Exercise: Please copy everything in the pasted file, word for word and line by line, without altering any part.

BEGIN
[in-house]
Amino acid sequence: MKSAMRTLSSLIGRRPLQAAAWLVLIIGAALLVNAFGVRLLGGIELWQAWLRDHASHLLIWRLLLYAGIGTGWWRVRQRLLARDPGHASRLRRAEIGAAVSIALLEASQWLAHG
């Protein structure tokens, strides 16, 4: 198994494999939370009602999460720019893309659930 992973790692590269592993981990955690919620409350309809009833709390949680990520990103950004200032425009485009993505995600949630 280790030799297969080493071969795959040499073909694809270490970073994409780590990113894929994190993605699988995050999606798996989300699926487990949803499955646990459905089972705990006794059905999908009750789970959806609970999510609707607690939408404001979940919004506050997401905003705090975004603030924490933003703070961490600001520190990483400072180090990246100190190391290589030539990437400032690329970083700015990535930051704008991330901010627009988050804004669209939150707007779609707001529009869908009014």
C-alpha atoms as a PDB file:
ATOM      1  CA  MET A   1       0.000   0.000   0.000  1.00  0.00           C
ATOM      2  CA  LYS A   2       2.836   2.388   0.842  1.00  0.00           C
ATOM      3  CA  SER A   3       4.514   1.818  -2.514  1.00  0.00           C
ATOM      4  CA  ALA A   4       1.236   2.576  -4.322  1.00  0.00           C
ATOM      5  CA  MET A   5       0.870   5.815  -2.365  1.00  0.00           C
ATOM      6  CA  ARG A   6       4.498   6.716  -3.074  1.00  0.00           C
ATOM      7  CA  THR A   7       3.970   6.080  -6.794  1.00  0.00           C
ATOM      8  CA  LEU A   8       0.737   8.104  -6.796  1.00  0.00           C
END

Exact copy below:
[in-house]
Amino acid sequence: MKSAMRTLSSLIGRRPLQAAAWLVLIIGAALLVNAFGVRLLGGIELWQAWLRDHASHLLIWRLLLYAGIGTGWWRVRQRLLARDPGHASRLRRAEIGAAVSIALLEASQWLAHG
């Protein structure tokens, strides 16, 4: 198994494999939370009602999460720019893309659930 992973790692590269592993981990955690919620409350309809009833709390949680990520990103950004200032425009485009993505995600949630 280790030799297969080493071969795959040499073909694809270490970073994409780590990113894929994190993605699988995050999606798996989300699926487990949803499955646990459905089972705990006794059905999908009750789970959806609970999510609707607690939408404001979940919004506050997401905003705090975004603030924490933003703070961490600001520190990483400072180090990246100190190391290589030539990437400032690329970083700015990535930051704008991330901010627009988050804004669209939150707007779609707001529009869908009014």
C-alpha atoms as a PDB file:
ATOM      1  CA  MET A   1       0.000   0.000   0.000  1.00  0.00           C
ATOM      2  CA  LYS A   2       2.836   2.388   0.842  1.00  0.00           C
ATOM      3  CA  SER A   3       4.514   1.818  -2.514  1.00  0.00           C
ATOM      4  CA  ALA A   4       1.236   2.576  -4.322  1.00  0.00           C
ATOM      5  CA  MET A   5       0.870   5.815  -2.365  1.00  0.00           C
ATOM      6  CA  ARG A   6       4.498   6.716  -3.074  1.00  0.00           C
ATOM      7  CA  THR A   7       3.970   6.080  -6.794  1.00  0.00           C
ATOM      8  CA  LEU A   8       0.737   8.104  -6.796  1.00  0.00           C